Lego Animations

I have been doing Lego animations with children for many years now particularly with year 5 and 6. I usually use I Can Animate with Hue web cams but sometimes use much simpler software and more basic cameras. This week, in one of the after school clubs that I run, I was pleasantly surprised by the results.The children only had an hour and we were in a computing suite with limited desk space. I always stress that the animation should tell a story, so there should be a story line, and that small movements lead to a smoother animation.

See what you think of these two animations:

Ghostly goings on with Pivot

I often use Pivot to introduce animation, it is a nice, simple to use program with no cameras or wires, clay or scenery. You can very quickly get across the idea of a timeline and the need for small movements to give smooth animations and children can produce stunning results in a very short time. The last session that I do on Pivot involves adding a background and this week this session just happened to coincide with Halloween. Here are some of the results – I particularly like Medas’ piece which includes a very professional looking text animation, Andrew’s piece where the man gets closer and closer, and Sivan’s piece where the character disappears into the distance.





Pivot Football

When teaching animation the early lessons are focused on getting quick results with a story line and smooth animation. Making the Pivot stick characters move realistically and smoothly isn’t easy, the first results are often jerky and lack meaning. I like to challenge the children in their second session to use one or two characters playing with a ball. Today’s after school club produced some pleasing results.






Fair Trade Film Competition – Finalists

Fairtrade Yorkshire and Leeds DEC ran a “Take a Step” competition during Fair Trade fortnight this year where children were invited to show the journey of a Fairtrade product in a fun and interesting way. The finalists have just been announced and you can see the videos on the Leeds DEC Facebook page or Fair Trade Yorkshire site. Have a look at all 5 finalists and vote for your favourite. There are some excellent, humorous and creative entries. Voting ends on Friday 27th April. Since it is Facebook you can also add comments as to what you think of the videos.

I have to declare an interest in that I helped out with one of the videos but in the interest of FairVoting I’ll not tell you which one!

Leeds DEC also have a “Global Advocate Exhibition” consisting of 10 banners that tell inspiring stories of local people making a global difference, and includes stories of pioneering work in the fair trade sector and beyond. This is available for hire and would be suitable if you are hosting an event and would like to provide some inspiring stimulus for your participants. There are also separate teacher packs available. If you are interested and want to know more contact Hannah Dalrymple at or on 0113 3805655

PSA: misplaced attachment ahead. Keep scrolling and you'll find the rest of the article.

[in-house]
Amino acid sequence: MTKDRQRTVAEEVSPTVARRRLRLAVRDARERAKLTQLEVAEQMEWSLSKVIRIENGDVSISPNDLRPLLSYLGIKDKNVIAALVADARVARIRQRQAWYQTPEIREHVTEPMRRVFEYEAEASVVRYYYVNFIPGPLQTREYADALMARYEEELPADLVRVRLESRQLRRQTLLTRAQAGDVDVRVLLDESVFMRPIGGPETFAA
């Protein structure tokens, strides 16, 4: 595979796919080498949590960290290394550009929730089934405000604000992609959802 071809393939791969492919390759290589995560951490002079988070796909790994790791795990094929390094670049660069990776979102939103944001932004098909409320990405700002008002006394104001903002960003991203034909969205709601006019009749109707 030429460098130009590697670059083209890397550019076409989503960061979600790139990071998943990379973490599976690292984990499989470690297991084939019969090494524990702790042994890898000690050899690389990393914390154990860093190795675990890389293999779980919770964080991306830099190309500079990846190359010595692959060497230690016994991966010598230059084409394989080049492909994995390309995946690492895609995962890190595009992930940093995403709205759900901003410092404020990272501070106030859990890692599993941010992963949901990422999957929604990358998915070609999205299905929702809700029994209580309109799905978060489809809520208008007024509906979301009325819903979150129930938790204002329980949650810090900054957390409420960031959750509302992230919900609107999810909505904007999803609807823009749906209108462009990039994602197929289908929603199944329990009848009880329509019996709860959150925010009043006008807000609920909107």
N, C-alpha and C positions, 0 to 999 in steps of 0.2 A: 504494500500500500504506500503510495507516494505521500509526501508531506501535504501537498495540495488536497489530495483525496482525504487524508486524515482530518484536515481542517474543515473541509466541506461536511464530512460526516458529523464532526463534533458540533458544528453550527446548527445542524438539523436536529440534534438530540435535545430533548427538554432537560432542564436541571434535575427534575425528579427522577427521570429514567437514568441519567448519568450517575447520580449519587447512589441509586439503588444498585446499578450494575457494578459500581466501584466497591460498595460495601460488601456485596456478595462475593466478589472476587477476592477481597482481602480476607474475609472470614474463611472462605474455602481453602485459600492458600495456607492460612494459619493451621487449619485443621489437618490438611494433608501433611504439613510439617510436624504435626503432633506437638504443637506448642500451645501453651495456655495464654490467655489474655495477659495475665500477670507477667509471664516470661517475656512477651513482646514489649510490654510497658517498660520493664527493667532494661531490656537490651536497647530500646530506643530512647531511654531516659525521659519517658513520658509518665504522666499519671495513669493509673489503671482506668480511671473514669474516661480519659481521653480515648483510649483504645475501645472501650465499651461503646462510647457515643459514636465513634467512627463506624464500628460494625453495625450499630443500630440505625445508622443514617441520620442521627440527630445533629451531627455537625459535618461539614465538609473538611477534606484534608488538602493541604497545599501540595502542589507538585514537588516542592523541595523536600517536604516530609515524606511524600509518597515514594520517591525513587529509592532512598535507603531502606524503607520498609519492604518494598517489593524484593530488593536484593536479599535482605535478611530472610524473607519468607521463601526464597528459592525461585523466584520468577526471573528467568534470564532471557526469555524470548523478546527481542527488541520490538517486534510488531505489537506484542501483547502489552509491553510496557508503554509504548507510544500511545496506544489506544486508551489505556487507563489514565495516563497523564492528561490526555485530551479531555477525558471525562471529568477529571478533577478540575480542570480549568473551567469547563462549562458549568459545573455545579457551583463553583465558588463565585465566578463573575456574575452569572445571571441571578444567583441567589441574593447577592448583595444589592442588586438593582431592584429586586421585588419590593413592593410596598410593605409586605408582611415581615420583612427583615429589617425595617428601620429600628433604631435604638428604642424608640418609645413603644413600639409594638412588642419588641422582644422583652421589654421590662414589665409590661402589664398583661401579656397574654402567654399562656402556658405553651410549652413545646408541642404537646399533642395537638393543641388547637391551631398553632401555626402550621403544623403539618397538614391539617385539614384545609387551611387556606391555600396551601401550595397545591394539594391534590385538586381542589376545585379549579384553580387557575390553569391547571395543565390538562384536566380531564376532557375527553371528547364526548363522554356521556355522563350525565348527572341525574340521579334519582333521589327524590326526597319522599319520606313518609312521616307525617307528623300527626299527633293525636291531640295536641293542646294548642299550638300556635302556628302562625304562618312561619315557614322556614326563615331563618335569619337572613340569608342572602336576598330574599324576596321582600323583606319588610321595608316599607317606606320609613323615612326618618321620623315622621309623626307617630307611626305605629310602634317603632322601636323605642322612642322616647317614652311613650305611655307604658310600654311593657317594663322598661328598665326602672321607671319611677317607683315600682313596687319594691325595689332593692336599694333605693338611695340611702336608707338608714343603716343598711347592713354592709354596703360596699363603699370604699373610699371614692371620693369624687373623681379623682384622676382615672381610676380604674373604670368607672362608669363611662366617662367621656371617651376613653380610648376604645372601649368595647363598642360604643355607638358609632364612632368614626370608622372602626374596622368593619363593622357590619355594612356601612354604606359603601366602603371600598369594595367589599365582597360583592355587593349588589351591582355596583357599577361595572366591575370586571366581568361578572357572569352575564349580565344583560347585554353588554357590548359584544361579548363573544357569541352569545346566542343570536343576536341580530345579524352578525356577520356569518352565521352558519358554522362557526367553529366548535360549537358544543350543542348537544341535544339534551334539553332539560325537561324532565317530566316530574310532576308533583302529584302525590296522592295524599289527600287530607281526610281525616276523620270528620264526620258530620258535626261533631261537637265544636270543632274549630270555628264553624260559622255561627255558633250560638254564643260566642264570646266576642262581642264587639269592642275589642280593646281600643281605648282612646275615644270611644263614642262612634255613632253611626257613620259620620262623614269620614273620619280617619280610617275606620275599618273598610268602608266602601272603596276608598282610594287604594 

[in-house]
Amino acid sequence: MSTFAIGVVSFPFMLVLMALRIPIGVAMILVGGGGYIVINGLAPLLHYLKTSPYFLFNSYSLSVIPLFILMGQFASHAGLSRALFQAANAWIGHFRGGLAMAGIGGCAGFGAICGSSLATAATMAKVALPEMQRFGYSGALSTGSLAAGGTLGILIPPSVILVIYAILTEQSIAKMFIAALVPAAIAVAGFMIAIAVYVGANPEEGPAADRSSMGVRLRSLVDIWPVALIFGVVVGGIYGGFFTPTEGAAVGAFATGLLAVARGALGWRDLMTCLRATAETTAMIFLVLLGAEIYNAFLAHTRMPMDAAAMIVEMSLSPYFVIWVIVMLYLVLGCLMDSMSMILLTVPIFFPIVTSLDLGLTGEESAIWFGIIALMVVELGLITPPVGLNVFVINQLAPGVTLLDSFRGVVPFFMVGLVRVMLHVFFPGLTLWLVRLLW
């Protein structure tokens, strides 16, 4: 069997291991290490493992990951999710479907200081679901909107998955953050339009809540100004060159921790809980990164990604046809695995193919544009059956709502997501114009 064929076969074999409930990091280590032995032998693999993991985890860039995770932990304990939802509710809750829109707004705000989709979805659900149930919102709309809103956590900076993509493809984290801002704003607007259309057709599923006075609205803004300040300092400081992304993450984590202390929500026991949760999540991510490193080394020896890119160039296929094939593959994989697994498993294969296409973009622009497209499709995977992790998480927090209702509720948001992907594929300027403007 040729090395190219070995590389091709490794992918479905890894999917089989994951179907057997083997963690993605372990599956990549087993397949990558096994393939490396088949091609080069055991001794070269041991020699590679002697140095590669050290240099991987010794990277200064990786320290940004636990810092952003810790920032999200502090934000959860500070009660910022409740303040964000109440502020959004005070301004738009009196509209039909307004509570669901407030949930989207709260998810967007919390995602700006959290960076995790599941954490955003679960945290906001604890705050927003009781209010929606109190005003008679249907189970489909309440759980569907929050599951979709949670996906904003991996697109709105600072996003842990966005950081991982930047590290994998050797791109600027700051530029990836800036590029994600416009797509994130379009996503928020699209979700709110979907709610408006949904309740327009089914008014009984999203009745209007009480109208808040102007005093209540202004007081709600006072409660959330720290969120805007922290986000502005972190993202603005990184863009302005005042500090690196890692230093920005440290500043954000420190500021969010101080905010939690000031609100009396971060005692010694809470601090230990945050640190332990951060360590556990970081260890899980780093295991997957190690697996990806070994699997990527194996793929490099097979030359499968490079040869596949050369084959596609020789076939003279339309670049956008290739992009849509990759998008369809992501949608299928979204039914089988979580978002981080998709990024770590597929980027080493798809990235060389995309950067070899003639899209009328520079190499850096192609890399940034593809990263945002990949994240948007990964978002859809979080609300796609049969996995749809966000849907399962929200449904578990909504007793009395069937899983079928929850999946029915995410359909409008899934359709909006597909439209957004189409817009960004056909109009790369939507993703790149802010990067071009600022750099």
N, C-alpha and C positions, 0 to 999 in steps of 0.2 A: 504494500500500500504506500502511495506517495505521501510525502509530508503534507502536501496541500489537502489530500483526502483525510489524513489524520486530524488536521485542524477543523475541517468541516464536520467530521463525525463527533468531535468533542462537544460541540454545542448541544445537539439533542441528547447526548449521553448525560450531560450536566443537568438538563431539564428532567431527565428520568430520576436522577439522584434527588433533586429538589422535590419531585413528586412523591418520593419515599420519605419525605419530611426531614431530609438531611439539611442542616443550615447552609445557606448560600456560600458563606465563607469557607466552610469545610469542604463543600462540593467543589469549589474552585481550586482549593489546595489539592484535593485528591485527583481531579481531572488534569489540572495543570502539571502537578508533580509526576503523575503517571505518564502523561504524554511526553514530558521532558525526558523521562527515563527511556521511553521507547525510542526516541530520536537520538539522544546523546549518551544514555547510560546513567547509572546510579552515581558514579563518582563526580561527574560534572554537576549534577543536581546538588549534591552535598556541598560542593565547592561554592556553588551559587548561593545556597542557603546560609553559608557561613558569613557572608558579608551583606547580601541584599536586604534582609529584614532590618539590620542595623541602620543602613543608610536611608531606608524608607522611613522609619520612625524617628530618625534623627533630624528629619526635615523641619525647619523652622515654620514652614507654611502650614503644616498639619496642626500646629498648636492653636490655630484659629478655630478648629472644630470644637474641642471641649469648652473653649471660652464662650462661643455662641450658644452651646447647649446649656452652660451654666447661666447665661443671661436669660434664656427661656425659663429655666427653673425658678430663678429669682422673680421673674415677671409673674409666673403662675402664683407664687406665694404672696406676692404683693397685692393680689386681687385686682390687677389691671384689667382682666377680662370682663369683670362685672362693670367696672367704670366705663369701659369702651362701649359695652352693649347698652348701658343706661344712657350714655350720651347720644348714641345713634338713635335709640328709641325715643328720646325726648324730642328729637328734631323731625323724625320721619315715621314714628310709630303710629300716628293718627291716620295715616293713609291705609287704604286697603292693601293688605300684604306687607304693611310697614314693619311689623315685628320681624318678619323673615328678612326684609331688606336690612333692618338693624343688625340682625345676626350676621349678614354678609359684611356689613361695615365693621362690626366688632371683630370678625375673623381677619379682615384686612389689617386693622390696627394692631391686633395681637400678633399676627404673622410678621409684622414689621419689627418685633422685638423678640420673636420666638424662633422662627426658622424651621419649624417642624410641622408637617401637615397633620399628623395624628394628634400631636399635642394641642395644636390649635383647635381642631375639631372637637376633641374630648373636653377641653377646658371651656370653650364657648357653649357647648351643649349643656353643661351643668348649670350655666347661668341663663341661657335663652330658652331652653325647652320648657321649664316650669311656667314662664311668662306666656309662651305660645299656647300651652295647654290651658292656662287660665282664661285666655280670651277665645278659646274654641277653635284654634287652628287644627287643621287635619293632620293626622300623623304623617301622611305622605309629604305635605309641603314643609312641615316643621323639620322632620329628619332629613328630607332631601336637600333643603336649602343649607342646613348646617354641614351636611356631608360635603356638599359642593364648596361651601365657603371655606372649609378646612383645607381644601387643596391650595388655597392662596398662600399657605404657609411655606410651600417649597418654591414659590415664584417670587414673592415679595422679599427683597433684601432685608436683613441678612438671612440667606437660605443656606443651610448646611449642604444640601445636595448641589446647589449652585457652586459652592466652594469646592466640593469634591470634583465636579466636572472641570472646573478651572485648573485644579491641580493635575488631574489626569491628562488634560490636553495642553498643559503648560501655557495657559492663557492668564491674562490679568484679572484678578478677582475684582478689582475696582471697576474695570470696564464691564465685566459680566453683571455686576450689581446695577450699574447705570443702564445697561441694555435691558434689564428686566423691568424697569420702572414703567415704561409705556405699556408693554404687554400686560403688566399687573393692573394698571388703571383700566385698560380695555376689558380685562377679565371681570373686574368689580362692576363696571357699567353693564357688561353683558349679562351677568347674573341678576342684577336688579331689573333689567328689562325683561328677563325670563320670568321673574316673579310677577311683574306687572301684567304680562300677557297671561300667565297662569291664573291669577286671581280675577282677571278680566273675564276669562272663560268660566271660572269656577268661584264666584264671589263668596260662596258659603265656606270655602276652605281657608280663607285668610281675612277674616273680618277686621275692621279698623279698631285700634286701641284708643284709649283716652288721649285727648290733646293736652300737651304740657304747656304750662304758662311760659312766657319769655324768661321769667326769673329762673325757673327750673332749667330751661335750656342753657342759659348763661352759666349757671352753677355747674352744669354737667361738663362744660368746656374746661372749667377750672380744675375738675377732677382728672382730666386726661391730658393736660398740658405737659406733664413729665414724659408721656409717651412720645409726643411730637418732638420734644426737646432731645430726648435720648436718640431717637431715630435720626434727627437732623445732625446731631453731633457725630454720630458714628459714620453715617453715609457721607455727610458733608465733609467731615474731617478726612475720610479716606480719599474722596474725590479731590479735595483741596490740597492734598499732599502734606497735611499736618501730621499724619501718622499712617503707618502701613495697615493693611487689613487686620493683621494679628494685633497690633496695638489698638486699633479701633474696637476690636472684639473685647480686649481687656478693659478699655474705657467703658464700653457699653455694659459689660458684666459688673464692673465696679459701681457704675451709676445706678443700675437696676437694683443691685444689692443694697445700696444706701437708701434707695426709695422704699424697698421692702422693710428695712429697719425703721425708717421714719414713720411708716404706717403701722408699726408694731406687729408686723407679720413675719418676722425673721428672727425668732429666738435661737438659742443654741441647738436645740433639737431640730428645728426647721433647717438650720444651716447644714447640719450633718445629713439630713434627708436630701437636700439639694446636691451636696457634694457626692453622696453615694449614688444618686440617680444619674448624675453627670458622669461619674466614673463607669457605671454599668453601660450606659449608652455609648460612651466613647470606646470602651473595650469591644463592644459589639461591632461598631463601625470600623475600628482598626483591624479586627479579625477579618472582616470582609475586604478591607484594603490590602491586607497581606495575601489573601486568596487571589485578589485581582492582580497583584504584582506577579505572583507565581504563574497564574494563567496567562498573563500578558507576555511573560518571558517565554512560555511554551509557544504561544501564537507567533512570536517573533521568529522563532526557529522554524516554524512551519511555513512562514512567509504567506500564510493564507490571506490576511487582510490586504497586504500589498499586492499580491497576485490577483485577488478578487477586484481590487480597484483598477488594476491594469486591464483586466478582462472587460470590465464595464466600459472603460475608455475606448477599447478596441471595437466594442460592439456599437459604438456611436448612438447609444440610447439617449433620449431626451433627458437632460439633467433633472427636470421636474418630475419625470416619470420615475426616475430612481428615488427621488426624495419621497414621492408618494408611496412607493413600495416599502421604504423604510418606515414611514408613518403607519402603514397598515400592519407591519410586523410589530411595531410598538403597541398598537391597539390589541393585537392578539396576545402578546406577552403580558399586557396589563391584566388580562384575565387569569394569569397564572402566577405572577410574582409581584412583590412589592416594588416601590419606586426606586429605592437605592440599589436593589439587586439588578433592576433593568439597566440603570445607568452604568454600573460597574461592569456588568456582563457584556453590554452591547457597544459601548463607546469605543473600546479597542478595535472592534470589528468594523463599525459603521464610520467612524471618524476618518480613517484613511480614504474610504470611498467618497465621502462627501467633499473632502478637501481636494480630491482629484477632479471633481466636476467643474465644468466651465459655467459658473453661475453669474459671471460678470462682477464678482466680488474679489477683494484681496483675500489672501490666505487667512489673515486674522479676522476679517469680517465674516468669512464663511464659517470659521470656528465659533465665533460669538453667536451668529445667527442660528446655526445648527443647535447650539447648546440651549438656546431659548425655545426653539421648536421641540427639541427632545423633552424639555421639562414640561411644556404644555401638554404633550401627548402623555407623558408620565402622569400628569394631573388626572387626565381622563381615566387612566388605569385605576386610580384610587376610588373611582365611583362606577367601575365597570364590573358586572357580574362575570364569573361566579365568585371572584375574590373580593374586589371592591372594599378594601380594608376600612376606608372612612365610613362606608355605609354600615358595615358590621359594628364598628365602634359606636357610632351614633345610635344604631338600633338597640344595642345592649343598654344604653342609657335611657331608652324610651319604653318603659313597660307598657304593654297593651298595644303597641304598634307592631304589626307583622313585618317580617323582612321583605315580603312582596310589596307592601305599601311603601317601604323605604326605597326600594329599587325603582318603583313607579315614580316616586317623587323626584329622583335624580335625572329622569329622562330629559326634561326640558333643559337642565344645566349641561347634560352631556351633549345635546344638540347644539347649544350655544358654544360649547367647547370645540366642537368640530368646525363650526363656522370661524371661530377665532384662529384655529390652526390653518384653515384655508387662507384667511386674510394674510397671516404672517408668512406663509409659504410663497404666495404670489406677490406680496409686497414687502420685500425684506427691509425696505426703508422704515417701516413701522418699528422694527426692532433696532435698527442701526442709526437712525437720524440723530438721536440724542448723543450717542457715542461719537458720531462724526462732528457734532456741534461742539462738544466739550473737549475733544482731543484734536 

Noggin the Nog

The other day I was reminiscing with a young teacher about children’s TV of bygone eras. I was surprised how many of the old programmes were admired by a younger generation. I then remembered Oliver Postgate’s amazing Smallfilms especially Noggin the Nog. There is a lovely tribute to Oliver and his films on the Dragon Friendly Society website.

A year or two ago a friend of mine introduced his KS2 pupils to Noggin and showed them how to do this sort of animation and now that I have been reminded how wonderful the stories are I thought I would share the ideas with you.

There are some good websites for introducing Noggin including the following:

Creating animations like Noggin the Nog used to be very time consuming with the camera technology available at the time. With modern computers, cameras and software it is much easier though it can still take some time. Successful animation in the classroom requires careful planning. Pupils need to tackle something that is achievable in the time available and with the resources at hand. To do a project like Noggin the Nog it may be an idea to get the whole class involved in producing a short storyboard and then splitting the story into short episodes that small groups can work on. Each short episode can then be stitched into the main story.

There are lots of suitable software packages available that can be used to do this sort of stop frame animation including:

These software packages will work with most USB webcams and with some more sophisticated cameras. The most versatile webcams I have come across so far are the Hue webcams which are webcams on a flexible neck; the best range of cameras are the Sanyo Xacti (but their tripod bush is right next to the USB connector – derrr!)

If you would like to discuss animation in schools further, would like training or help with an after school or holiday club involving animation do please contact me.

And of course, you mustn’t forget Ivor the Engine!